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Minnesota Department of Human Services hospitals in St. Peter and Rochester are celebrating milestones. Now in their sixth year of providing mental health care to area residents, the two Community Behavioral Health Hospitals also have a new leader.
Anthony Walters began as administrator of the facilities June 25. He replaced Carol Olson, who this spring became chief executive officer at the state-operated Minnesota Security Hospital. Walters was previously administrator of the Community Behavioral Health Hospital in Bemidji, leading it from January 2007 to June 2009.
DHS began opening the hospitals in 2006 as part of a redesign of mental health services to replace large regional treatment centers with several community-based programs. The 16-bed facilities provide short-term, inpatient psychiatric care to adults until they can return home or transfer to a less intensive environment. The smaller setting within the community allows individuals to remain close to their homes, and natural supports of family and friends, during treatment.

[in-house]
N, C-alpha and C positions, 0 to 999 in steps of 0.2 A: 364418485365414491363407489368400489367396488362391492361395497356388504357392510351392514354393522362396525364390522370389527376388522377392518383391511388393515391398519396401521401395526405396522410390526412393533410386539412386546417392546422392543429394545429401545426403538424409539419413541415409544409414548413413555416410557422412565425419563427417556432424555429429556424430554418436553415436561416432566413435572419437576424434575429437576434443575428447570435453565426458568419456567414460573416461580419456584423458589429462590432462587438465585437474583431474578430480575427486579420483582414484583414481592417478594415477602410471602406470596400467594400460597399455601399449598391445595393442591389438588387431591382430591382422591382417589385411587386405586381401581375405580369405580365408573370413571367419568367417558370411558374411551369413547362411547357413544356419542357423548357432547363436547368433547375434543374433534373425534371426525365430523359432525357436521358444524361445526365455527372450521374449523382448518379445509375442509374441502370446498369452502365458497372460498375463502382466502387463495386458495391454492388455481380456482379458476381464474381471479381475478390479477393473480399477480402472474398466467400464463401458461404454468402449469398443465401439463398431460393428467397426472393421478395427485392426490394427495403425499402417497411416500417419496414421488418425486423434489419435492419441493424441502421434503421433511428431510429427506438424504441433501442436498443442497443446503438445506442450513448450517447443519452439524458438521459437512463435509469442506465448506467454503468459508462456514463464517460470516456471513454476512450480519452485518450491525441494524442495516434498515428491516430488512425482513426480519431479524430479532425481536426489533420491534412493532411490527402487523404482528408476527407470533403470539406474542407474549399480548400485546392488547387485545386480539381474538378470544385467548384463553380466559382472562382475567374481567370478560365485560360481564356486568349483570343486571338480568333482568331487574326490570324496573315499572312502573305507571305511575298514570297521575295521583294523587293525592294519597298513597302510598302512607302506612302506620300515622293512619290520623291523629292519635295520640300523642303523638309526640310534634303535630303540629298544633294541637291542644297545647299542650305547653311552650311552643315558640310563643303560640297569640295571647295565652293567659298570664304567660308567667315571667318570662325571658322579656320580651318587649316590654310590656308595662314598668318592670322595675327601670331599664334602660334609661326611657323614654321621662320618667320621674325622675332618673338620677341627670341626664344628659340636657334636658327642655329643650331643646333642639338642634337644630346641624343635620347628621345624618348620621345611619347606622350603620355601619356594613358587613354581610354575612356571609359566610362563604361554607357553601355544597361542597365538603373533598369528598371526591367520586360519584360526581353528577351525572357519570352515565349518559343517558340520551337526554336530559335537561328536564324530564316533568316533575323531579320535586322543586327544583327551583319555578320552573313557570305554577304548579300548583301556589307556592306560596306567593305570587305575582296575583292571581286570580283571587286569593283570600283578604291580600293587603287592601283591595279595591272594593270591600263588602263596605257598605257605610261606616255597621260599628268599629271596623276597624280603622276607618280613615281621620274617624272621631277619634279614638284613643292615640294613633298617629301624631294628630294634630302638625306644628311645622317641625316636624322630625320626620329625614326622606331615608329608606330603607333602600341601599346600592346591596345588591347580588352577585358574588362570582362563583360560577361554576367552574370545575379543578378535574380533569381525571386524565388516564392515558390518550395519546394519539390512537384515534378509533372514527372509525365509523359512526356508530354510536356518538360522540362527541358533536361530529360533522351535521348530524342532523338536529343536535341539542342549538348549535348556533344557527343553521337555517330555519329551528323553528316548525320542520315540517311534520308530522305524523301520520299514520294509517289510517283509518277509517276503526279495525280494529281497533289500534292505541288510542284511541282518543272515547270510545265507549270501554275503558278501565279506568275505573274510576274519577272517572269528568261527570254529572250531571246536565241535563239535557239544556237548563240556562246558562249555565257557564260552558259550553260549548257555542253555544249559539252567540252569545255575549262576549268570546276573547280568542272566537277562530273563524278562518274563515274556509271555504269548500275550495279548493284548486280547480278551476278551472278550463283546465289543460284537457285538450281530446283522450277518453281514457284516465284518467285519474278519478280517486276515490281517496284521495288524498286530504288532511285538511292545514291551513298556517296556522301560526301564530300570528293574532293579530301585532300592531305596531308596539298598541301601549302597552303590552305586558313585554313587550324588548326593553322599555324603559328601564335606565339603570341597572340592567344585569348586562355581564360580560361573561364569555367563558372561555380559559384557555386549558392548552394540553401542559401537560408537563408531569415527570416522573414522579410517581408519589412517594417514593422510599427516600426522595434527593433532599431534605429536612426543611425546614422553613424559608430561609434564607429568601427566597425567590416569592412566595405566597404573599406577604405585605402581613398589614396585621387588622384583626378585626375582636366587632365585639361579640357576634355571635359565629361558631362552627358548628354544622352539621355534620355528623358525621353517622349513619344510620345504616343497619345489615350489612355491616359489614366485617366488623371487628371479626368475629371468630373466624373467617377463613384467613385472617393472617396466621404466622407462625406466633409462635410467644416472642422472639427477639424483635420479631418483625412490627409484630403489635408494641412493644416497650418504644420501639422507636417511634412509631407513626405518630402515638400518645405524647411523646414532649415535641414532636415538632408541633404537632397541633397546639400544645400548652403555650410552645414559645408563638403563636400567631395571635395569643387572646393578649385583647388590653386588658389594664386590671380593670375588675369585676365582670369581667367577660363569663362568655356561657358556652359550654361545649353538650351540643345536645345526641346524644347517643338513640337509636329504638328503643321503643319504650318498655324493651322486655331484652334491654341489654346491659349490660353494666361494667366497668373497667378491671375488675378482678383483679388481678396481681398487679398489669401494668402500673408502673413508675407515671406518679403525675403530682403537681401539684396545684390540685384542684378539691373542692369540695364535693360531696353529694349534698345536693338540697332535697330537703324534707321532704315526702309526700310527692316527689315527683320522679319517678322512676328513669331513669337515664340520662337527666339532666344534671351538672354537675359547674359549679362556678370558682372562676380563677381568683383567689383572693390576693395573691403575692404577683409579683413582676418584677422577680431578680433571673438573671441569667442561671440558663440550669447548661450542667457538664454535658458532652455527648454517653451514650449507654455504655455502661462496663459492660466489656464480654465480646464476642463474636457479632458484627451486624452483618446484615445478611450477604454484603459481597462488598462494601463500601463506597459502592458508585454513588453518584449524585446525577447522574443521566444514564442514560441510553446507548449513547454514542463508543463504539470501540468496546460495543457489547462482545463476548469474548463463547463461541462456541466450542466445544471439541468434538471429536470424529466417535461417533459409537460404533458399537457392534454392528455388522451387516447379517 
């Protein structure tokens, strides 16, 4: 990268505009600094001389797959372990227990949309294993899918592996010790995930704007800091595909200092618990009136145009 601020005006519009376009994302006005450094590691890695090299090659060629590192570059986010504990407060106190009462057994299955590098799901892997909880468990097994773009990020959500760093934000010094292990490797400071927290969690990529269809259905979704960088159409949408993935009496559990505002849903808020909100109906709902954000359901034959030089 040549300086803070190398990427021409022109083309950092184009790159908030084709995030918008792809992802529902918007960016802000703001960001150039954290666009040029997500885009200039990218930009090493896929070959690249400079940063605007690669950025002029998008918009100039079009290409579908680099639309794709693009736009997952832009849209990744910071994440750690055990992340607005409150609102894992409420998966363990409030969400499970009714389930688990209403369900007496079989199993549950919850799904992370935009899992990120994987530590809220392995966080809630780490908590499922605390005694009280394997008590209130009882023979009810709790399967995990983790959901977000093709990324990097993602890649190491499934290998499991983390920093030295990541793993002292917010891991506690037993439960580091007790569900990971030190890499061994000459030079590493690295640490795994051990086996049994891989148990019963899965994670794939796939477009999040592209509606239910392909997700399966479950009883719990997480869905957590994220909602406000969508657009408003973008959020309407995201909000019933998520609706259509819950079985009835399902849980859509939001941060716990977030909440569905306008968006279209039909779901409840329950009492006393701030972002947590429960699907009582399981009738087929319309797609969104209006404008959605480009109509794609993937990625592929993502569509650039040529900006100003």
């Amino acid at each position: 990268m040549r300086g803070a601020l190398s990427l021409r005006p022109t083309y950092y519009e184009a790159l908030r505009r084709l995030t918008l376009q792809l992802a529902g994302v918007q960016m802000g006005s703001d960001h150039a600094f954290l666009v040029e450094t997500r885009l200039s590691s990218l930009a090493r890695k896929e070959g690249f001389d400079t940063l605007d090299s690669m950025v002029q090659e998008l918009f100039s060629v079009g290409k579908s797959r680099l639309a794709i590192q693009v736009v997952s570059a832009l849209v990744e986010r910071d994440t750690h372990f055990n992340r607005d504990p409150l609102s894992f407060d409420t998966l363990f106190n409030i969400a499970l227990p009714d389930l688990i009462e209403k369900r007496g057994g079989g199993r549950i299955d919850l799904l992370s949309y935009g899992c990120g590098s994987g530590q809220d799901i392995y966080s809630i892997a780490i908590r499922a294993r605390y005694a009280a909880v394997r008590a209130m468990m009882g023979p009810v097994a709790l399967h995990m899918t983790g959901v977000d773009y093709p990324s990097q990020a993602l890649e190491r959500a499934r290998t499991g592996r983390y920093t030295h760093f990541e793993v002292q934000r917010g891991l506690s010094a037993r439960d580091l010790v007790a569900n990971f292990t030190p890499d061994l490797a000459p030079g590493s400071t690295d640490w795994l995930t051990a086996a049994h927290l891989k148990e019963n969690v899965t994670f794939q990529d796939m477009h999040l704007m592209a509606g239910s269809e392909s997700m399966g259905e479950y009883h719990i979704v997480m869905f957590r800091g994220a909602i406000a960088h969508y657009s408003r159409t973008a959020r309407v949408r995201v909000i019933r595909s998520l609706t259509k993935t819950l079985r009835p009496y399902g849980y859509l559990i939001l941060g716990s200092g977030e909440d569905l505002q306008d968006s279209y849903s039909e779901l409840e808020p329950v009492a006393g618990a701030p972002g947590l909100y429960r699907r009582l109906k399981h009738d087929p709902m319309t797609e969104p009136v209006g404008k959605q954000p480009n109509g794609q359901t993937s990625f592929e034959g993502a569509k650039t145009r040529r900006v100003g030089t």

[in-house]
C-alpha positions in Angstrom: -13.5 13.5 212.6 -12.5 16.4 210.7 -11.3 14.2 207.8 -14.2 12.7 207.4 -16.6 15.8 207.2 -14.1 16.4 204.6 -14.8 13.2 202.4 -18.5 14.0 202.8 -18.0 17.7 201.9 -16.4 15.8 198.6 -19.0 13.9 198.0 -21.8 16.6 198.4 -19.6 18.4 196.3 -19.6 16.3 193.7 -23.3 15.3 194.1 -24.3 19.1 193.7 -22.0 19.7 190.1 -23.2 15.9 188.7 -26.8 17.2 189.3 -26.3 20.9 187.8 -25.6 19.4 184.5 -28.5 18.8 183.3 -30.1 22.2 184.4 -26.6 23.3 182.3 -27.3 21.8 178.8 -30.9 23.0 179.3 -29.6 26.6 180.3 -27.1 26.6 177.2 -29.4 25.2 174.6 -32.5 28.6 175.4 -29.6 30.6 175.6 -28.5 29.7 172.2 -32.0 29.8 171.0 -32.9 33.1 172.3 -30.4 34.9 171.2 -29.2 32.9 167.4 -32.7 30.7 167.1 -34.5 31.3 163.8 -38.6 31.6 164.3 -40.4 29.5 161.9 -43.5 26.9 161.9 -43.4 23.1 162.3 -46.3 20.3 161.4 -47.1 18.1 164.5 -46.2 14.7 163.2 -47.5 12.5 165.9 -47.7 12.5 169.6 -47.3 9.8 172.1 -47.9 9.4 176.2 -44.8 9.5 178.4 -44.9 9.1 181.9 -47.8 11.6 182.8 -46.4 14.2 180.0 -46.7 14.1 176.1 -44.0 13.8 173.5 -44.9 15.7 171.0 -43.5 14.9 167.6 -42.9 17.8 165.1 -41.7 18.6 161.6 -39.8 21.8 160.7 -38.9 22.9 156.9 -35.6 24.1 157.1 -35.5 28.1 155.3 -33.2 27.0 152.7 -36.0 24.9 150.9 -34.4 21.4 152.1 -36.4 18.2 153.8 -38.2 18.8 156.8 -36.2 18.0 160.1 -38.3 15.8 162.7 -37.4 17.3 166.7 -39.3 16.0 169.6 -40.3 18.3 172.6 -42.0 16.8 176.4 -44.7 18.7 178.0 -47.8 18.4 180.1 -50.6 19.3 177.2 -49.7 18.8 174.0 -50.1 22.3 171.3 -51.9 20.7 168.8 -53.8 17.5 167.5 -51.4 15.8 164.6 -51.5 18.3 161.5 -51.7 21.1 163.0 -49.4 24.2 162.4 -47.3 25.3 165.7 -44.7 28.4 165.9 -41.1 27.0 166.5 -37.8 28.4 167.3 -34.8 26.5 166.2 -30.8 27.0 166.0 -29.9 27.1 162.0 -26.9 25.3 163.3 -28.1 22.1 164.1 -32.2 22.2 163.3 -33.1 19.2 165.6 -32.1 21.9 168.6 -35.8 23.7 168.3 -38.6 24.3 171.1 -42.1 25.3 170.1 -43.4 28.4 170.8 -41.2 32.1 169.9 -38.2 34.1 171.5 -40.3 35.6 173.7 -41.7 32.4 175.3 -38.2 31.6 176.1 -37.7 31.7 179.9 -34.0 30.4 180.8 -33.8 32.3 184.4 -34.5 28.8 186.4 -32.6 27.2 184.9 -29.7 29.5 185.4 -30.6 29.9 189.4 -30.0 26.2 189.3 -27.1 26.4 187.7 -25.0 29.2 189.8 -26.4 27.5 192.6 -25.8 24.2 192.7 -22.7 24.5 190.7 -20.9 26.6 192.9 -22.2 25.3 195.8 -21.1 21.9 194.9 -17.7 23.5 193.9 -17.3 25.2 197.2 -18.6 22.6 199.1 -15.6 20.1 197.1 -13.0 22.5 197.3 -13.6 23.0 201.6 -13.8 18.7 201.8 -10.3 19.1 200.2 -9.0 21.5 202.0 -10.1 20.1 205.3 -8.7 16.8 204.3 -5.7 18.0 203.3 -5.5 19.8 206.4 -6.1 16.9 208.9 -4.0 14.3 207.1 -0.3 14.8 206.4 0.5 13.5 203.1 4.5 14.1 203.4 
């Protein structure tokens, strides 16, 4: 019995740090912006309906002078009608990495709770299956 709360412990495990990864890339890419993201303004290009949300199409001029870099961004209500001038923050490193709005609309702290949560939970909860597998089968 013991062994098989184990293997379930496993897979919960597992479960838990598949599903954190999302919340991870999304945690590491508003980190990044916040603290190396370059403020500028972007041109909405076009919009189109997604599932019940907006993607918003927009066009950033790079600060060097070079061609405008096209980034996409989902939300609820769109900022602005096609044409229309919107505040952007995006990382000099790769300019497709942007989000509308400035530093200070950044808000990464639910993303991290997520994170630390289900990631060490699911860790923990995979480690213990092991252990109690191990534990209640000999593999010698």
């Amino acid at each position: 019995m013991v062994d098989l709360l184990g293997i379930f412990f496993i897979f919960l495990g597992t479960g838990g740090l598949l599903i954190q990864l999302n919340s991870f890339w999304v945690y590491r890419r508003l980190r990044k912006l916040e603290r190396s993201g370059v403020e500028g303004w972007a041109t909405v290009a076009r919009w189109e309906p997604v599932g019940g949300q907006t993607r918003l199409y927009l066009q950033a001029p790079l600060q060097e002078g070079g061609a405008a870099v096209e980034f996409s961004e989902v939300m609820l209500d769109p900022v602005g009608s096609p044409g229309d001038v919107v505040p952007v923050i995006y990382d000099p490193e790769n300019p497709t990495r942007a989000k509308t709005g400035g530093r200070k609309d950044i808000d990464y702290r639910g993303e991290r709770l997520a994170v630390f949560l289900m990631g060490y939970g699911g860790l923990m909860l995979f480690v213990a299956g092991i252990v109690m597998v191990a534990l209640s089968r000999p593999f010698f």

Walters, who has 18 years of behavioral health care experience at government, non-profit and private organizations, said he is excited to be back with DHS. Most recently he was chief executive officer of Universal Health Services, Inc., in Arkansas.
“I think the community behavioral health model does tremendous good,” said Walters, who has a master’s degree in health services administration from the University of Arkansas. “For a patient, receiving evidence-based care in a humane way is extremely important. The model is very effective at determining what patients need and seeking to partner with individuals so they can achieve recovery.”
The St. Peter hospital opened in May 2006, followed by the Rochester hospital in July 2006. In its first six years, St. Peter served nearly 1,300 people, and Rochester served approximately 1,000. The average length of stay across all community behavioral health hospitals in Minnesota is less than 20 days compared to 45-50 days at regional treatment center campuses. Less than 10 percent of patients are readmitted within 30 days of their discharge.
Olson, who led the St. Peter hospital for its first six years and in 2012 also took over Rochester, credited the communities for helping in the hospitals’ success.
“We work very closely with support systems in the community for when our patients no longer need hospital level of care,” Olson said. “We serve people close to home so that local support services, counties, families and their loved ones could continue that social connection to them, which is really important in recovery.”
DHS State Operated Services currently operates seven community behavioral health hospitals across Minnesota in Alexandria, Annandale, Bemidji, Baxter, Fergus Falls, Rochester and St. Peter.